Below we can see how the algorithm tries successive values for the weight vector, leading to a succession of guesses for the linear separator, which are plotted in green. For as long as the green line misclassifies points (meaning that it does not separate the blue from the right points correctly), the perceptron keeps updating the weights in the manner described above. Eventually all points are on the correct side of the guessed line, the classification error in the training data set ( $E_{in} = 0$ for the in-sample points) is thus zero and the algorithm converges and stops. Clearly the final guessed green line after the 7 iterations does separate the training data points correctly but it does not completely agree with the target black line. An error in classifying not-seen data points is bound to exist ( $E_{out} \neq 0$ for out-of-sample points), and we can quantify it easily by evaluating the performance of the linear classifier on fresh, unseen data points:

p.plot(p.generate_points(500), p.w, save=True) In this image we can observe how, even if $E_{in} = 0$ for the training points represented by the large dots, $E_{out} \neq 0$, as shown by the small red and blue dots that fall on one side of the black (target) line but are incorrectly classified by the green (guessed) one. The exact out-of-sample error is given by the area between both lines. This can be thus computed analytically and exactly. But it can also be estimated with a repeated Monte Carlo sampling:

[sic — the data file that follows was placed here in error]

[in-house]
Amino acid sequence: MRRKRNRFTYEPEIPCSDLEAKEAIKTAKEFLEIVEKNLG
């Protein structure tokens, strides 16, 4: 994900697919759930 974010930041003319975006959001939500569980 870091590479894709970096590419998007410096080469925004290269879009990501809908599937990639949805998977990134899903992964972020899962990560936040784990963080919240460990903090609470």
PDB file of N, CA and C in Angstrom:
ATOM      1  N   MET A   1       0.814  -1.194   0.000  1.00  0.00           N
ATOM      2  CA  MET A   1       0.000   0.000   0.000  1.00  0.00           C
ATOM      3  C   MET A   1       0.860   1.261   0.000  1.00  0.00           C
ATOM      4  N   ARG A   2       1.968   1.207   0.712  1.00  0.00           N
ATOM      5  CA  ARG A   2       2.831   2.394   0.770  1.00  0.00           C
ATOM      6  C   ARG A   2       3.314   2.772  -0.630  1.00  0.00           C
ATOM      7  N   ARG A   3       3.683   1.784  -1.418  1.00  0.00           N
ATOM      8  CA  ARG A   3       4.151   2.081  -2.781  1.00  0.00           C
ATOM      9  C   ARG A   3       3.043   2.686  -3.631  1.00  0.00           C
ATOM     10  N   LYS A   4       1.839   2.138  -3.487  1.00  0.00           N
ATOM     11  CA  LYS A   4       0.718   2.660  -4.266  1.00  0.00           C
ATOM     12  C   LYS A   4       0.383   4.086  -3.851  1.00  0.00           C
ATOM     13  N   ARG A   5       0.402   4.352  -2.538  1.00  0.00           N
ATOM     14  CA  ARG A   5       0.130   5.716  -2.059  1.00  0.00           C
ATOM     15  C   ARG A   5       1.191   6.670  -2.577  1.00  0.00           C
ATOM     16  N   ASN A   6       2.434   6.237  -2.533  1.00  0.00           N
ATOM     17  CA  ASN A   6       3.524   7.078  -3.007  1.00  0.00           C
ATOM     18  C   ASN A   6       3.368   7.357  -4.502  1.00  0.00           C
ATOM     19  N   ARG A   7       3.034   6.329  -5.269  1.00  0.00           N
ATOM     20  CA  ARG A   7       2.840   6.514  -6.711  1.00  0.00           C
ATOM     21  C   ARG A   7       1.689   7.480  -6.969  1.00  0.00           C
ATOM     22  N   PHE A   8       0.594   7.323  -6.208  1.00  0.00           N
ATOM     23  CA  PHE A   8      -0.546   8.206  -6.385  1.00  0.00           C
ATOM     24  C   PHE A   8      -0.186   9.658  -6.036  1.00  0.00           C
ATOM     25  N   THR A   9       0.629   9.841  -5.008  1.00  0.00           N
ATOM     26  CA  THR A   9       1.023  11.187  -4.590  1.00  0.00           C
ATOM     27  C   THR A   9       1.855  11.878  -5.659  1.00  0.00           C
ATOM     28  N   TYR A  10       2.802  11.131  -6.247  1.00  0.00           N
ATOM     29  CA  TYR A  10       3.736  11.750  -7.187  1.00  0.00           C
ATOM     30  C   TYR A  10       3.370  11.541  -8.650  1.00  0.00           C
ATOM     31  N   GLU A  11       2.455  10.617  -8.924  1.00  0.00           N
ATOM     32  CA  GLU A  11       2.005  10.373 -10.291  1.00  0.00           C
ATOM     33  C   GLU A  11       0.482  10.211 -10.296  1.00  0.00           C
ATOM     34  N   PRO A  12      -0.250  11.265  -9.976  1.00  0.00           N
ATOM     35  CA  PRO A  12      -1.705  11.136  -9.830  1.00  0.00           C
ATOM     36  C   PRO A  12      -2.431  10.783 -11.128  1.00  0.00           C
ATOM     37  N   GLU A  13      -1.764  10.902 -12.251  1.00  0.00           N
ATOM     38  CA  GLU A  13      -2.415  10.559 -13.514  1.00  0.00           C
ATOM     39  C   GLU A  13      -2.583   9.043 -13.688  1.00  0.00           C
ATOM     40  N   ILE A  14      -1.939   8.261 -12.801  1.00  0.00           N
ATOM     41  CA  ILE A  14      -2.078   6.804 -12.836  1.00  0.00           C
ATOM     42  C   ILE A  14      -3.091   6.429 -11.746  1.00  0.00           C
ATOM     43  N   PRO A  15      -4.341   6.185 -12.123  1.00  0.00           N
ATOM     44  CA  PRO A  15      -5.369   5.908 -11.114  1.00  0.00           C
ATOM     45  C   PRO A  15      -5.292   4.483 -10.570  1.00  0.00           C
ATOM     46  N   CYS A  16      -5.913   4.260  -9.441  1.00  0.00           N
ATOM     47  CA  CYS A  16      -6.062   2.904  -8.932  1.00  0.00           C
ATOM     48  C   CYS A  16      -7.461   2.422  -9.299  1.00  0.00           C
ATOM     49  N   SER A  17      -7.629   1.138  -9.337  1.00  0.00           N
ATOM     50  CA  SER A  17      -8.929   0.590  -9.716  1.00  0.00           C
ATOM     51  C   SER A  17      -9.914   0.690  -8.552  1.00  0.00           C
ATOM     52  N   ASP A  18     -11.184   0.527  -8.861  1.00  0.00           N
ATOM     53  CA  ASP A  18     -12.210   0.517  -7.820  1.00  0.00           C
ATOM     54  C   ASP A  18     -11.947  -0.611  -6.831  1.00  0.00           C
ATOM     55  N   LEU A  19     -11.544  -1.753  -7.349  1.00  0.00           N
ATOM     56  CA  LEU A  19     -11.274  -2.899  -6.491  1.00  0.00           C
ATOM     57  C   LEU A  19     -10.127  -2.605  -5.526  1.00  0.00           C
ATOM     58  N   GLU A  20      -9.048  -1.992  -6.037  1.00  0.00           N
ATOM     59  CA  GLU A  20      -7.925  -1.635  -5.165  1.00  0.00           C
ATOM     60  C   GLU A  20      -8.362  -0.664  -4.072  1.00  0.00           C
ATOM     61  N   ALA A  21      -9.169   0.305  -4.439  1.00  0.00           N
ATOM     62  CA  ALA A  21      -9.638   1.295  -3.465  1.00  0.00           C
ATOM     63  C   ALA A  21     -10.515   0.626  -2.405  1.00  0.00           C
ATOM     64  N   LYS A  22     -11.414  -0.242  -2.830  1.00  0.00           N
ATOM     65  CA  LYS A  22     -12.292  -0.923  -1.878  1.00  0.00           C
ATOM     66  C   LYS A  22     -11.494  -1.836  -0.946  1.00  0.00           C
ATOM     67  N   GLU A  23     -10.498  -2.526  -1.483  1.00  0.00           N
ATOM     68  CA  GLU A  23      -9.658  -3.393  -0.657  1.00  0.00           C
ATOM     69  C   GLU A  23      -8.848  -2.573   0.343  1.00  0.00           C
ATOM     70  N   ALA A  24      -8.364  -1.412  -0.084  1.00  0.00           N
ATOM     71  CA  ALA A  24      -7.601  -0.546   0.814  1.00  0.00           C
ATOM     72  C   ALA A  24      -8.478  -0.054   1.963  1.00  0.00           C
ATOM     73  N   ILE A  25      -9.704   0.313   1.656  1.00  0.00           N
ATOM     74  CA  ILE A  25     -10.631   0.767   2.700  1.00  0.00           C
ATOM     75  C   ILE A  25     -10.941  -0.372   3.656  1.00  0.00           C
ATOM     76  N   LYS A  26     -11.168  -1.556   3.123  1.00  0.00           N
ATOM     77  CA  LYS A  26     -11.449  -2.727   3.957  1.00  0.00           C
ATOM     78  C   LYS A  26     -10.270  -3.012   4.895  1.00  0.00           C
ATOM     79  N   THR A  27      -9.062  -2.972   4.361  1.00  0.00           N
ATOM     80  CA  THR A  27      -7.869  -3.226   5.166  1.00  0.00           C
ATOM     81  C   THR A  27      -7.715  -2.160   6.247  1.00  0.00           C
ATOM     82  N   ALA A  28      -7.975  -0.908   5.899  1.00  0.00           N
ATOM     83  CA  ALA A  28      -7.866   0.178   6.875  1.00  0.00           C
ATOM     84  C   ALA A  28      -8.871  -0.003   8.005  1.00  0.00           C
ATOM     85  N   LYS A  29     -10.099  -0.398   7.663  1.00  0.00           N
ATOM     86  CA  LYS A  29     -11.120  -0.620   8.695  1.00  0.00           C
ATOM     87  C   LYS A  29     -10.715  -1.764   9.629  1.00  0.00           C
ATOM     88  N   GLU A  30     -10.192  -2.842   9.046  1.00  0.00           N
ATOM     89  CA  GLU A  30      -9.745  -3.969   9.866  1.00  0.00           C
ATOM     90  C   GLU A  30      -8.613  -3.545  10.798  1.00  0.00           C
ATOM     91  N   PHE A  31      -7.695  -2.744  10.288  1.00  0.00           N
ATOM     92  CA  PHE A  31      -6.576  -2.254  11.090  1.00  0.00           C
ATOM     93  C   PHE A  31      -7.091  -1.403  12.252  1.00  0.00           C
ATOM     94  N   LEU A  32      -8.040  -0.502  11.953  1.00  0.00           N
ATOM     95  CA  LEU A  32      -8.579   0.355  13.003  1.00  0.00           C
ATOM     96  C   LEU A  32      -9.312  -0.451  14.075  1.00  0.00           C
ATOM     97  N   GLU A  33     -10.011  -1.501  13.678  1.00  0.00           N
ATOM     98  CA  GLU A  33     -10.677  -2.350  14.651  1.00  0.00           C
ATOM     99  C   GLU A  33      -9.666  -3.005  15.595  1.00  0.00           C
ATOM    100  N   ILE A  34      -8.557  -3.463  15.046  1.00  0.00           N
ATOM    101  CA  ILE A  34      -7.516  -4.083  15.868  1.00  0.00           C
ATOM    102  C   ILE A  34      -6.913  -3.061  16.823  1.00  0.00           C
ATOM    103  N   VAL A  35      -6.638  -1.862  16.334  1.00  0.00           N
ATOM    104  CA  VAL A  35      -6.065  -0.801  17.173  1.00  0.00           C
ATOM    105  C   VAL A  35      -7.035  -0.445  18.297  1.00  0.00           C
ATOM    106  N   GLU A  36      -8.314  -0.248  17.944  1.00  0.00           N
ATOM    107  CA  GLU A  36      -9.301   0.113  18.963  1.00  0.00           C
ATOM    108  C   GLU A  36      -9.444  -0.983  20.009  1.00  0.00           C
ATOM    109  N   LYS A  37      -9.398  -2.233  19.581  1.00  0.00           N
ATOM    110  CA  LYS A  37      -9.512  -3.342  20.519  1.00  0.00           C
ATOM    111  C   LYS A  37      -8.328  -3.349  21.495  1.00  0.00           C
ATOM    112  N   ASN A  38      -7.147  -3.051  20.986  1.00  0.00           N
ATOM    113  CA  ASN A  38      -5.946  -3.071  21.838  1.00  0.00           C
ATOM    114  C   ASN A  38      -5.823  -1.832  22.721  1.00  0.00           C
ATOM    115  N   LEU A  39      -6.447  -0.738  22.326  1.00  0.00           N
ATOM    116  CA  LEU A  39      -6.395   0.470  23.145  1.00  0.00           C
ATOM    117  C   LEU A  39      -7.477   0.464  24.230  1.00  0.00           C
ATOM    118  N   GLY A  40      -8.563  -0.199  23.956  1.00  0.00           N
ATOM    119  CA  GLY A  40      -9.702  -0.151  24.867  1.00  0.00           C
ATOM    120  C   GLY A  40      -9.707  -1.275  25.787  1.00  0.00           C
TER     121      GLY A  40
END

err = []
for i in range(100):
err.append(p.check_error(500, p.w))
np.mean(err)

0.0598200

The perceptron algorithm has thus learned a linear binary classifier that correctly classifies data in 94% of the cases, having an out-of-sample error rate of 6%.

Table-top data experiment take-away message

The perceptron learning algorithm is a classical example of binary linear supervised classifier. Its implementation involves finding a linear boundary that completely separates points belonging to the two classes. If the data is linearly separable, then the procedure will converge to a weight vector that separates the data. (And if the data is inseparable, the PLA will never converge.) The perceptron is thus fundamentally limited in that its decision boundaries can only be linear. Eventually we will explore other methods that overcome this limitation, either combining multiple perceptrons in a single framework (neural networks) or by mapping features in an efficient way (kernels).

List Comprehension in Python

I stumbled across this nice tutorial on advanced design patterns in python today, and especially liked the following image that explains graphically what list comprehension is: List comprehension in python is extremely flexible and powerful. Let us practice some more with further neat examples of it:

Square all non-negative numbers smaller than 10

[x**2 for x in range(10)]

[0, 1, 4, 9, 16, 25, 36, 49, 64, 81]

Non-negative multiples of 5 smaller than 100

[x for x in range(100) if x%5 == 0]

[0, 5, 10, 15, 20, 25, 30, 35, 40, 45, 50, 55, 60, 65, 70, 75, 80, 85, 90, 95]

Non-negative multiples of 3 but not multiples of 6 smaller than 50